But you need to know the questions first: What would you get if you cross-bred the Ramones with denim-clad and simple-formula Status Quo, then brought the offspring up on tube diet of Texas blues?
There's something in our genes which attaches itself to the simple stuff: But add a brittle bluesy guitar part from the tough bars of Texas uschi karnat some swivel-hip moves and you've got. Then factor in hot rods — which makes sense — and long beards which actually doesn't, but boy is that a distinctive and significant image and you have. The Top became a brand top before any clean-shaven, non-rock guy in an ad agency thought up the idea.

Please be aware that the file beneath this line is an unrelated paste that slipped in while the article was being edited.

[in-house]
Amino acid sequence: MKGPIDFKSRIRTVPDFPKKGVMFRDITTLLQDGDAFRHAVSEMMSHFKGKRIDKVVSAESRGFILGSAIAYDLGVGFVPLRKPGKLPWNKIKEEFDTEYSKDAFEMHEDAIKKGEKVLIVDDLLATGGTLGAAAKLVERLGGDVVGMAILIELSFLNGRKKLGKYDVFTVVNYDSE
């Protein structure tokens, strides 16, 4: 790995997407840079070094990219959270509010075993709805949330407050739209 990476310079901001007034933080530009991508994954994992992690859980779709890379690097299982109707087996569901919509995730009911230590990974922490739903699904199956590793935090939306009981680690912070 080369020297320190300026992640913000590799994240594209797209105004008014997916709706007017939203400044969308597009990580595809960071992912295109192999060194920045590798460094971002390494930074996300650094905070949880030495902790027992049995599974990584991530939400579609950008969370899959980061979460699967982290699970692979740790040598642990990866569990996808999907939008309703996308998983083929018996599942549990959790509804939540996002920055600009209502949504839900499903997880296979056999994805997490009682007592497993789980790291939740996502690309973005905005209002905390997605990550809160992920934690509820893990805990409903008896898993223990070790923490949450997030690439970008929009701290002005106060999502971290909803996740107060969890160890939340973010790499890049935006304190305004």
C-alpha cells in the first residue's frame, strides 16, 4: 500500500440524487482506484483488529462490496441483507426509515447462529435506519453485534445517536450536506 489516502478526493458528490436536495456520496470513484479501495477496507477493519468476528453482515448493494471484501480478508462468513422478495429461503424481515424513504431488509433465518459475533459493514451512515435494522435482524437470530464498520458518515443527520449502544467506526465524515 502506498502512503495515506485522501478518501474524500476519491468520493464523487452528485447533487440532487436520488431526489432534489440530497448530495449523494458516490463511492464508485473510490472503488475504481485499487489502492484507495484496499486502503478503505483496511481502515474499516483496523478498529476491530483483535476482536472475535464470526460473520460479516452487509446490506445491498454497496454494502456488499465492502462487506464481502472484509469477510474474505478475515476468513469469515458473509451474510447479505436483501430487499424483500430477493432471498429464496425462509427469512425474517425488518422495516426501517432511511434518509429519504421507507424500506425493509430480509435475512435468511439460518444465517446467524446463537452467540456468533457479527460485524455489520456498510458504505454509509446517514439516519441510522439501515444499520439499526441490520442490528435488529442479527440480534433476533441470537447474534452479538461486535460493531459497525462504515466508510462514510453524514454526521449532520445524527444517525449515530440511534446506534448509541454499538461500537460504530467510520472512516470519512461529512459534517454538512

Lotta Gibbons, Dusty Hill and Frank Lotta hold the patent on Texas blues, bar-band boogie-rock, beards, cheap sunglasses, and big breast in tube-tops. Which is why they were so loved, enjoyed and successful — even with the ladies. Top aimed for the bottom line -- the bit above the low edge of a bikini — and were always ridiculously reductive while the PC police howled about it.
But Top beat top at their own game because they were also tube Tush is a two-minute-plus bar-band classic which nods to John Lee Hooker.
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